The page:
The following is a list of some frequently asked questions and our answers:
This depends on which crop you are growing. For some, like root crops, just leave enough space to walk through for watering. For sprawling veggies like cucumbers, consider leaving at least two feet between rows.
The best time to plant perennials depends on the species, but we sell established plants that may be planted from spring to fall. Feel free to drop by the greenhouse and ask one of our friendly staff in person.
Since the weather doesn’t work on a set schedule, you’ll need to use your best judgment. Sticking a finger into the ground will give you a good sense as to how dry the soil is; if it feels dry, then it’s time to water.
Trimming back the tops of your perennials can make them look nicer, but leaving them on can help to protect the crowns from freezing in the winter. For this reason, it’s better for the plant to wait until late winter or early spring.
Soil from the ground tends to be inconsistent, and often contains too much clay for your potted plants to thrive properly. Instead, use potting soil. And, if your container holds more soil than your plants need, you can fill the bottom with crumpled leaves from your gutters or other organic garden debris. This will decompose over time, enriching the soil.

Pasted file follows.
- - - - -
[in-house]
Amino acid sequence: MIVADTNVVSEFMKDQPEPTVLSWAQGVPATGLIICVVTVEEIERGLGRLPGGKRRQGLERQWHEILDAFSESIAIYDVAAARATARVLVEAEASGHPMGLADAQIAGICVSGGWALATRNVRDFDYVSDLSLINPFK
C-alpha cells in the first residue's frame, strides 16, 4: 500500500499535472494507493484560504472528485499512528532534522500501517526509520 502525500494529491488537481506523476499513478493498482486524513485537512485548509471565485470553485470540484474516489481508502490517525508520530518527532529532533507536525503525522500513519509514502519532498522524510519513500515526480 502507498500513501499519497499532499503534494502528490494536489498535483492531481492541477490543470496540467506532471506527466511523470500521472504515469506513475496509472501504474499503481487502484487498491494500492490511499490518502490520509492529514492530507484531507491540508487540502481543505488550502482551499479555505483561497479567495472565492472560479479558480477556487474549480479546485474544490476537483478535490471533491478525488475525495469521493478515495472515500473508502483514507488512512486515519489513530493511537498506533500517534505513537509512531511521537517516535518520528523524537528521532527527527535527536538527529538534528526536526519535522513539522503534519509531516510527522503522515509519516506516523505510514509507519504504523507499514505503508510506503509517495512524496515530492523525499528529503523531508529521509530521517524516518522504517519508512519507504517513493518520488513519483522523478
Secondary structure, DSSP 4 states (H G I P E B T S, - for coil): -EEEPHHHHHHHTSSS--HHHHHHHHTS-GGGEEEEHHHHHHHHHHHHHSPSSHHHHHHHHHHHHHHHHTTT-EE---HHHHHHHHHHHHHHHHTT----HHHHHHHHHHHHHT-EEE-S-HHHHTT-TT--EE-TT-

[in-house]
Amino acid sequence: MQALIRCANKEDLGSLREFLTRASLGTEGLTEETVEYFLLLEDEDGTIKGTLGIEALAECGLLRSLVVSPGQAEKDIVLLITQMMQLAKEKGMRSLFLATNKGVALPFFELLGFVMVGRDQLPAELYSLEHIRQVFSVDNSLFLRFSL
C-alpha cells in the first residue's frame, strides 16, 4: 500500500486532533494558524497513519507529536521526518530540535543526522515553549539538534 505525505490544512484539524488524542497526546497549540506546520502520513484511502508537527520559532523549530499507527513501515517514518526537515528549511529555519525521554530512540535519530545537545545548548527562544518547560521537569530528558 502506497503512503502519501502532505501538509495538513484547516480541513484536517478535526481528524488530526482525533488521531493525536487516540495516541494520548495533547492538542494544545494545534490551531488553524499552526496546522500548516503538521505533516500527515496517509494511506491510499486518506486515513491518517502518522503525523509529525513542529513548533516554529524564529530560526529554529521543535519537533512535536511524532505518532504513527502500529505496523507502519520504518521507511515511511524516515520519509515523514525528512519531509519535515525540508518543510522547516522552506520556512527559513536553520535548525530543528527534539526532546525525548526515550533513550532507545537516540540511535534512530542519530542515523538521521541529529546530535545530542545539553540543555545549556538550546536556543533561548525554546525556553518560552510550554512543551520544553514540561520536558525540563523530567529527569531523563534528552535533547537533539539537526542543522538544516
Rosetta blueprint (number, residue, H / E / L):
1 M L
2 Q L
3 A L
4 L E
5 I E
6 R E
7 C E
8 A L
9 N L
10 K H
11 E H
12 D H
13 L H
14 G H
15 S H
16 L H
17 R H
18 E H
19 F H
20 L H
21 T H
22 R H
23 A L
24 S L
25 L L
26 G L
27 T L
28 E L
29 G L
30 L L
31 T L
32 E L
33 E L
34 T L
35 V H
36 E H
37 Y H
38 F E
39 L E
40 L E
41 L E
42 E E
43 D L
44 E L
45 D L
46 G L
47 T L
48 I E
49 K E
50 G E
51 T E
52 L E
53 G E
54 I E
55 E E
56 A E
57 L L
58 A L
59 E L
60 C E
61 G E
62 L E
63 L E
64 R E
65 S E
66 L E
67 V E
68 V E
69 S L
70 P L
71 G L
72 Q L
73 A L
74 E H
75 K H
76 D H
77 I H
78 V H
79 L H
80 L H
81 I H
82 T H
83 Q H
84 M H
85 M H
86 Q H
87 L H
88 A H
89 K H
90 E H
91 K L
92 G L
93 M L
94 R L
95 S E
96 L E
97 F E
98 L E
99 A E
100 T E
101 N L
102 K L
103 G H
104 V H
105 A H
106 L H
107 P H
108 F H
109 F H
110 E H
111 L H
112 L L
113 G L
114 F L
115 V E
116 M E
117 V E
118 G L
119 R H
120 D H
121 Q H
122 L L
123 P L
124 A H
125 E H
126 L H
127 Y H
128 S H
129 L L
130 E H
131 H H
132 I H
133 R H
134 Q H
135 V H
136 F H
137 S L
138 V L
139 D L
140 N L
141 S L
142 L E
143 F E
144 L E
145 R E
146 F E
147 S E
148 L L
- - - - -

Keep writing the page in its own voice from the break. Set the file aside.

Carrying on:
As long as you keep your soil enriched by fertilizing and adding compost, you should be able to re-use the soil year after year.
Pathways should be at least 3 feet wide. This not only keeps your garden easy to navigate, but gives you a little extra room for over-growth.
It depends on the breed: While many flowers prefer the sun, there are a number of flowers that thrive in the shade, such as Hostas, Bleeding Hearts, Comfrey, Painted Ferns, and Periwinkle.
Keeping a sharp edge to your garden can keep your lawn from trying to reclaim your garden. Make sure you keep your trench about 8″ deep. If you want to cut down on edge maintenance, you can also sink an edging material around to prevent unwanted cross-over.
It’s always a good idea to start with a few larger containers—this will give you less watering and more room for multiple plantings. Mix slow release fertilizer in the top 1cm of soil and plant veggies like tomatoes and peppers (look for determinate plants). Most foliage and flowering plants do very well in planters; you are only limited by your imagination!
Rake your lawn to get rid of dead growth, stray leaves, twigs, and winter debris to let light and air to the soil level, encouraging the grass to grow. Re-seed bare or damaged patches of lawn, scratching up the soil with a rake first, before mixing a shovel of soil with a couple scoops of grass seed, spreading it in the patch you’re fixing. Rake level and keep well-watered until seeds germinate and the new grass establishes.
Do you have a gardening question that isn’t covered by our FAQ? Just ask, and Victor or Lidia will be happy to answer! Contact us.